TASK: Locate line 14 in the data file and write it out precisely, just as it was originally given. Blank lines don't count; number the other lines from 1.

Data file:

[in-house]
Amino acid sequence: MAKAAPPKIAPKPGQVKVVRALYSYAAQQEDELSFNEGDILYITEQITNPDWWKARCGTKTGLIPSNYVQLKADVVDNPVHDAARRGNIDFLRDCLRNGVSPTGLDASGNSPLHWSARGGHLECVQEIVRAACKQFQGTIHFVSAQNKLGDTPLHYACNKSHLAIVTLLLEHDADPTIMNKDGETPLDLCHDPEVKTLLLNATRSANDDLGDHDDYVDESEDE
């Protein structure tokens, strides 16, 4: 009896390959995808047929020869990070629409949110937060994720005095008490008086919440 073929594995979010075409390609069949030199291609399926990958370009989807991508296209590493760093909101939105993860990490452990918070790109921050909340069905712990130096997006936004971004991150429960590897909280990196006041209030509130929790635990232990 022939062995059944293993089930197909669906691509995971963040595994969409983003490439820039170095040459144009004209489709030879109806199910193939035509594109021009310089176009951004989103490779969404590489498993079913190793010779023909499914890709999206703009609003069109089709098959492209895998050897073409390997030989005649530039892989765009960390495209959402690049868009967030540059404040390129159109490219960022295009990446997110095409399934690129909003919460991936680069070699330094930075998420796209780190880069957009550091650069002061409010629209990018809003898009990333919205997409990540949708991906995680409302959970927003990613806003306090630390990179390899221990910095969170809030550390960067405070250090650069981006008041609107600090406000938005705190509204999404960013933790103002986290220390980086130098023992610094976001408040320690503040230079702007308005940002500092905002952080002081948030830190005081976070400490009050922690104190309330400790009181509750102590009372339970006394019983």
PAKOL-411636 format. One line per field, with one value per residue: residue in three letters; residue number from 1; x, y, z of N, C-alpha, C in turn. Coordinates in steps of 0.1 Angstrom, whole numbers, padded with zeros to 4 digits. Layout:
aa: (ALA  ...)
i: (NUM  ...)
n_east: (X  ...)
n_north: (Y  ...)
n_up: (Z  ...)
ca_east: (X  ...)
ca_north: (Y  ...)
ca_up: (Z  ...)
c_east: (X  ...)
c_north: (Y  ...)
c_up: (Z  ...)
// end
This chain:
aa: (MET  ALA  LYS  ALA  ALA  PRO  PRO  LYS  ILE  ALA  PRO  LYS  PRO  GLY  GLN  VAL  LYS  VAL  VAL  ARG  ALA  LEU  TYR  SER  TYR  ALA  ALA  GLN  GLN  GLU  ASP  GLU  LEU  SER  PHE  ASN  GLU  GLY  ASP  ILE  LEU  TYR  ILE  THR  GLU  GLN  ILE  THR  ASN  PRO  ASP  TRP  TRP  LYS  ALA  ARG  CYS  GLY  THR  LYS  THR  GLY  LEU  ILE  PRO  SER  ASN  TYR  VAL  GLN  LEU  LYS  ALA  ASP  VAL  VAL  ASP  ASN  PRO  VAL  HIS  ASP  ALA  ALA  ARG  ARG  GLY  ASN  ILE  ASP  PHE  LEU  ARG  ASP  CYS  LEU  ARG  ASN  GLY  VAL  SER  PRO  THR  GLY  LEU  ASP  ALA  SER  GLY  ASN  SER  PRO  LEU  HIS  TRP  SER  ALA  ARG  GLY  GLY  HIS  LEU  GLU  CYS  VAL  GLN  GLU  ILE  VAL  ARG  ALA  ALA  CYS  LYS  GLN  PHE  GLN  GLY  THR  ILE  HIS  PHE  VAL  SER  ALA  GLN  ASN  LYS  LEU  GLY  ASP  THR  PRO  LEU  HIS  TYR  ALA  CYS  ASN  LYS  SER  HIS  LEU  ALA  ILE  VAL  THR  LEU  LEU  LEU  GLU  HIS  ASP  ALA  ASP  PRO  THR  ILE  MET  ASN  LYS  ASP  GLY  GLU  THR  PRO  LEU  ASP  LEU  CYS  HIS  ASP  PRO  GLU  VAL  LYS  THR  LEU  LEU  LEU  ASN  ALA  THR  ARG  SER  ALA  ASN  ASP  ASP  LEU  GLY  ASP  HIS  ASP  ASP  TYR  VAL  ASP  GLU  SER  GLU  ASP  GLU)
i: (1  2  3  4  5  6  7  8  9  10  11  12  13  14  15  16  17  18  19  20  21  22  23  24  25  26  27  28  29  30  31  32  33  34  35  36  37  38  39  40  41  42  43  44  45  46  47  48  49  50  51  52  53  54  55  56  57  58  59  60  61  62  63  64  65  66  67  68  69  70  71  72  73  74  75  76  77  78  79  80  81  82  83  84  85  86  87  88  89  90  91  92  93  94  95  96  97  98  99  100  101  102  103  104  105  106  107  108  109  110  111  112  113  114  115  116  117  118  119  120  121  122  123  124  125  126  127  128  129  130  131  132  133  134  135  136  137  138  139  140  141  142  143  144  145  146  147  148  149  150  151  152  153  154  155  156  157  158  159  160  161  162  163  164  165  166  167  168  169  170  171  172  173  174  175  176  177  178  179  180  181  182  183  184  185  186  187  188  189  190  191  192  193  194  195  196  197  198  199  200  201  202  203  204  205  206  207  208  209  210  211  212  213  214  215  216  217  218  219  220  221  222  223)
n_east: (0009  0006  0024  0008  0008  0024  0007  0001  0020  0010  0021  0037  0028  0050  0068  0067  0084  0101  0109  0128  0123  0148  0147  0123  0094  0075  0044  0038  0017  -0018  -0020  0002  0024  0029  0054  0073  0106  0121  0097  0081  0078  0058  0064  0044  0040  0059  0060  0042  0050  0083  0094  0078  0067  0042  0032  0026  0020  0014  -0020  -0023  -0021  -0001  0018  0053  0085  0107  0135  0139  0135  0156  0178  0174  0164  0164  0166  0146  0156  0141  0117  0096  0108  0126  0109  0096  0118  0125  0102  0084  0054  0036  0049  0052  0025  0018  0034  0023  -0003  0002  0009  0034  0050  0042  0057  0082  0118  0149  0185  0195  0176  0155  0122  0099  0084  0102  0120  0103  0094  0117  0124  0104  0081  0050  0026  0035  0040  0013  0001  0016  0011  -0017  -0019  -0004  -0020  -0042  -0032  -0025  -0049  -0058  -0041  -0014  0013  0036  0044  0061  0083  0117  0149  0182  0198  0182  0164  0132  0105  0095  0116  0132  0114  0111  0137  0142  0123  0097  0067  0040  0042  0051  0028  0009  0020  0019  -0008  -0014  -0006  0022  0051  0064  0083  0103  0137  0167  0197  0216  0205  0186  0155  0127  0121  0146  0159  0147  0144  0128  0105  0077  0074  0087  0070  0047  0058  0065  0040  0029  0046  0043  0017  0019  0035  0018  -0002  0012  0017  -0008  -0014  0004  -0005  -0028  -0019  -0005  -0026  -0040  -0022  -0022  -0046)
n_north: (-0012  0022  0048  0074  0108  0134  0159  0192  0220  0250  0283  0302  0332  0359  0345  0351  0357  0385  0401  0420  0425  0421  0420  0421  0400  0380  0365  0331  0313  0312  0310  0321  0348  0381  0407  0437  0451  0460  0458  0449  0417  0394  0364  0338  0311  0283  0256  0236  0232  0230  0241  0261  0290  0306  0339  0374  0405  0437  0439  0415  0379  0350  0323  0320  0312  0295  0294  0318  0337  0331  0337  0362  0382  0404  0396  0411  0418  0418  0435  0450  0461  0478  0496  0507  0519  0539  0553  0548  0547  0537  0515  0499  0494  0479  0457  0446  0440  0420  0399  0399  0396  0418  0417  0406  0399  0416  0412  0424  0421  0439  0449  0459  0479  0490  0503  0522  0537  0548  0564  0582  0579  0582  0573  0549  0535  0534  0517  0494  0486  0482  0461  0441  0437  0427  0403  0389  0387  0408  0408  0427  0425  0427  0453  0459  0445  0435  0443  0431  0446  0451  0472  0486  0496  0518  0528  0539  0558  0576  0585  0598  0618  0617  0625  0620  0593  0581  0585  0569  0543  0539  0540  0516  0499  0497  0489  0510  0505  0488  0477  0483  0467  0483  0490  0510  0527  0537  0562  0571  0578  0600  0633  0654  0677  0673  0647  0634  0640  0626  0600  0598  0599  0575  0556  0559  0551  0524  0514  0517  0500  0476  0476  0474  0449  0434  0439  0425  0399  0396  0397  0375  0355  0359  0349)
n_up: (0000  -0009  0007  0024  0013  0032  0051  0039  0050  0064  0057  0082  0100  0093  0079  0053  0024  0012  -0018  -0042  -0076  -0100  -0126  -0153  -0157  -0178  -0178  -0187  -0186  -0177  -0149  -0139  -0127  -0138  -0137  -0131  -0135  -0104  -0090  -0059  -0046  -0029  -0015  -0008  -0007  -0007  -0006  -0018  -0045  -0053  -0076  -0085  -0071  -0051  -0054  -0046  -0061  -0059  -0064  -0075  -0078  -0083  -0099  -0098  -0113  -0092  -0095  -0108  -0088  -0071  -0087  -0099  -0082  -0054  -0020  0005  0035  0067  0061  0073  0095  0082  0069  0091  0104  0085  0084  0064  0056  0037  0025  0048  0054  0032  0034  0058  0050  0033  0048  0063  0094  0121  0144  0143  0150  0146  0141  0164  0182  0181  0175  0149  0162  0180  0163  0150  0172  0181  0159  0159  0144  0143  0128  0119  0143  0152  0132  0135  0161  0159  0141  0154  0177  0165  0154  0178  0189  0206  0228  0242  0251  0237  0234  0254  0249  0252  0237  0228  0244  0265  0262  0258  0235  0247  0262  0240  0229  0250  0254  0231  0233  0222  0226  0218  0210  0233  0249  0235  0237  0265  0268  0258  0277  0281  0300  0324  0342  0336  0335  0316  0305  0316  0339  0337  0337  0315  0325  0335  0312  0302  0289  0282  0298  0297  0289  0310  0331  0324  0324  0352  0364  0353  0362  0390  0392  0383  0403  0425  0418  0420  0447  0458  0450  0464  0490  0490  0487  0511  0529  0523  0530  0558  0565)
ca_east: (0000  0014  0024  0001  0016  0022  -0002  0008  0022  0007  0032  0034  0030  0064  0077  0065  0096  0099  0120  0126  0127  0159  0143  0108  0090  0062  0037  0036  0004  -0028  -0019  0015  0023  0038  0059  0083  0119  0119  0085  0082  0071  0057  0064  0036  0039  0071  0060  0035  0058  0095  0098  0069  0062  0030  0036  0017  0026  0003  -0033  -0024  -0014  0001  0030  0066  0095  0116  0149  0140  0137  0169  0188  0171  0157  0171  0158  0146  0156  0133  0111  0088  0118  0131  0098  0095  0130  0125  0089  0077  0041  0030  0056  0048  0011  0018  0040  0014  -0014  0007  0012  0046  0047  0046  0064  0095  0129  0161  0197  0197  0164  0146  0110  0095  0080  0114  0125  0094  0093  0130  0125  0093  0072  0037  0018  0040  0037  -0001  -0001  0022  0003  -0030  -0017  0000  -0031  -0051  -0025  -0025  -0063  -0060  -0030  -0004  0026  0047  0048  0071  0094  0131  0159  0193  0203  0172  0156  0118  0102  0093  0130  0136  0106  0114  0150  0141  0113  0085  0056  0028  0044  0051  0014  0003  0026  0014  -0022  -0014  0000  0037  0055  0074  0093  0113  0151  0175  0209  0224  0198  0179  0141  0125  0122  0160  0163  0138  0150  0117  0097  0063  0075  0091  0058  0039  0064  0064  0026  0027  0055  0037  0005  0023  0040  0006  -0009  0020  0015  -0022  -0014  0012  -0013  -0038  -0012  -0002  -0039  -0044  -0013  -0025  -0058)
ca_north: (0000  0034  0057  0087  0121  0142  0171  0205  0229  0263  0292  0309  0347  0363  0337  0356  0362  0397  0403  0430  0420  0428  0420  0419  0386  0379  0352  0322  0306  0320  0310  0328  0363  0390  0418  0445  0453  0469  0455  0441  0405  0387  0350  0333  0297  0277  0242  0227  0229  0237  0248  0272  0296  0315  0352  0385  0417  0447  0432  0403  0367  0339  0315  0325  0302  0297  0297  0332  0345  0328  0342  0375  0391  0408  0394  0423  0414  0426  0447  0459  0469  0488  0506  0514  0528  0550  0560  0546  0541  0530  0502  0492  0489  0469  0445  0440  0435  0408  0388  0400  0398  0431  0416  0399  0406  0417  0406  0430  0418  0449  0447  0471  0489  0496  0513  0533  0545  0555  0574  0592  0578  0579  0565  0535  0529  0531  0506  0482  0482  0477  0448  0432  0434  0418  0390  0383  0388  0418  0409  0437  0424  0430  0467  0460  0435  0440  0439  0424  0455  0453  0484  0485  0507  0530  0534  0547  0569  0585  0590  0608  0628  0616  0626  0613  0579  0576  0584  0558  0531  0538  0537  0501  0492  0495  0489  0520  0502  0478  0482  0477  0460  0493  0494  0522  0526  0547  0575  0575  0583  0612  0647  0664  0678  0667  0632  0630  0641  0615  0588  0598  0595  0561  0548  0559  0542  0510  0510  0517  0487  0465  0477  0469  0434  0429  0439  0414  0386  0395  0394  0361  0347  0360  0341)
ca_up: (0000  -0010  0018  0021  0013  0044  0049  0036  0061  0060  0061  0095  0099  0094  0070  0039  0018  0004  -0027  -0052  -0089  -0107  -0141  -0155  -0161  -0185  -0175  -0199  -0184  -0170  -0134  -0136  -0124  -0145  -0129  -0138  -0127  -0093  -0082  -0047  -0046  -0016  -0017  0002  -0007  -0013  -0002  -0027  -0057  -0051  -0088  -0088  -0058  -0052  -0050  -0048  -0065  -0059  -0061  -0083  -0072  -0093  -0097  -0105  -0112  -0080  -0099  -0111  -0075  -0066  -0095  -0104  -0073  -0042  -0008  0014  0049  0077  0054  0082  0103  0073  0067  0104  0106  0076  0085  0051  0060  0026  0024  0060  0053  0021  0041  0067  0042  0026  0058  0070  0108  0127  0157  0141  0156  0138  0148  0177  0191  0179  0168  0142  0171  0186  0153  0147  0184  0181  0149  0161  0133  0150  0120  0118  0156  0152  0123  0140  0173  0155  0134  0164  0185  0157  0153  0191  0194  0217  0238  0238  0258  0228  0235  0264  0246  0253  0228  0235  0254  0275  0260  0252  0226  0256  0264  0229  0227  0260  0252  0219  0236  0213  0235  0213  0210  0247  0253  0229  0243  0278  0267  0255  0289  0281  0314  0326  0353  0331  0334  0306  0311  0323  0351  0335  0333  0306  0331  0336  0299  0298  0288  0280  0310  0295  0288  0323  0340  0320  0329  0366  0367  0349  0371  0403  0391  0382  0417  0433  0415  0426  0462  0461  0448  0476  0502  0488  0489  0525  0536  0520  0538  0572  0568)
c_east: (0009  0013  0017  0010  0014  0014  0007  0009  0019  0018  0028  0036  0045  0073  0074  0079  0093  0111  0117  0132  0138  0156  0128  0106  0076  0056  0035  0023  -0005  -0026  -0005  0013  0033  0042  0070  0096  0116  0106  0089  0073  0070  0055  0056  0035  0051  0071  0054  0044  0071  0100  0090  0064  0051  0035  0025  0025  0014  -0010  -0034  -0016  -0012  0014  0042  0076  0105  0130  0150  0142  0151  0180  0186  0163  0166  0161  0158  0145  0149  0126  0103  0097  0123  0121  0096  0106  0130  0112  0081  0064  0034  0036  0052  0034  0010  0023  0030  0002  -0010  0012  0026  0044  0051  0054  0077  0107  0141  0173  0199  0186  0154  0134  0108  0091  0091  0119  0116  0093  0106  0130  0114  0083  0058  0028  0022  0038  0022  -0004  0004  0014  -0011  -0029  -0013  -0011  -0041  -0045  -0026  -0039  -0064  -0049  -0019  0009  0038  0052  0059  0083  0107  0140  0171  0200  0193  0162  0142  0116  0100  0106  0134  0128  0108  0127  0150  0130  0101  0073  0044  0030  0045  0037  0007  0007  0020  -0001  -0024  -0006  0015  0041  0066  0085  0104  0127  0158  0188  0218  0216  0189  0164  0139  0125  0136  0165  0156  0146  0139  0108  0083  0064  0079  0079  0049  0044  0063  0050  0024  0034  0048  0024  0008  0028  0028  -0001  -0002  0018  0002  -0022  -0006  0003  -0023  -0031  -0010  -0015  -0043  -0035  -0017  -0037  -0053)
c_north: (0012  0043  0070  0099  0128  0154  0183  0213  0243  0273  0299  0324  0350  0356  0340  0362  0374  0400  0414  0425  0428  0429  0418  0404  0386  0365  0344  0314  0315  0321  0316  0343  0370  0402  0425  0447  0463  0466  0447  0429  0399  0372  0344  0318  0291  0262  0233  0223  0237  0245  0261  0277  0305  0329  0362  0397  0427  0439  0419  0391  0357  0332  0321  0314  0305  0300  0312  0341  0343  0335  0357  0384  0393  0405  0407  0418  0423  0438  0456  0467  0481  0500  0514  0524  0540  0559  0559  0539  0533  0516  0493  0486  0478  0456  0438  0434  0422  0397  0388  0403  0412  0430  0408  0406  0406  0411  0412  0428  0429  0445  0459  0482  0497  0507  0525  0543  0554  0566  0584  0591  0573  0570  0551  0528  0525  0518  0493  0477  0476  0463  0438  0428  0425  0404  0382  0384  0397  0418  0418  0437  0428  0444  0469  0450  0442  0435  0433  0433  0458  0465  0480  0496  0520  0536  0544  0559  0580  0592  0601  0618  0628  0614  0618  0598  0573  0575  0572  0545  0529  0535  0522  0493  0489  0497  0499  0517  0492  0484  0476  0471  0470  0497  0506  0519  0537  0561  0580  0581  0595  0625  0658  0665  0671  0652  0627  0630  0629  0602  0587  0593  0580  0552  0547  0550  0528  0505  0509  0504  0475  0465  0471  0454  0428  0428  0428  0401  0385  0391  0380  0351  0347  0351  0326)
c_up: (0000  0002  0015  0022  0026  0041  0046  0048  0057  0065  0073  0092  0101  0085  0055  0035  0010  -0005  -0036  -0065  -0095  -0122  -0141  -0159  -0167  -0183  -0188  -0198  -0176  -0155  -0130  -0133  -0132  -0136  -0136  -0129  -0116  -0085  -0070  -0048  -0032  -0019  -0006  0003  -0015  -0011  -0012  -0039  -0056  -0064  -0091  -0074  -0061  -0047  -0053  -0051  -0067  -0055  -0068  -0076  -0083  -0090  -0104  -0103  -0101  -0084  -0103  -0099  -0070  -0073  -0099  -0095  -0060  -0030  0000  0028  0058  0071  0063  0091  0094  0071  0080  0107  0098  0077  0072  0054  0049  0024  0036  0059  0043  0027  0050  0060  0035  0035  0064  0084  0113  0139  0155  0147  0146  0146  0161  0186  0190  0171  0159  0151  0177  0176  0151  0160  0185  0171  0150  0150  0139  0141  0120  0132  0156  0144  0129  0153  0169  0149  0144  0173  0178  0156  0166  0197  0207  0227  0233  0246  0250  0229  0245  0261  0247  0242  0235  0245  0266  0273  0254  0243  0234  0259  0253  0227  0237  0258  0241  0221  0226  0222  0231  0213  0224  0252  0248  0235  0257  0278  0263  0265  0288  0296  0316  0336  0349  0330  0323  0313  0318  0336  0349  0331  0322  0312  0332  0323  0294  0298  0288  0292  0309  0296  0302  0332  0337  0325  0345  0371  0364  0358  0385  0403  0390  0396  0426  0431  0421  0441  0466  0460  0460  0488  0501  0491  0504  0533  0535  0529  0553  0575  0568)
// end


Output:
c_north: (Y  ...)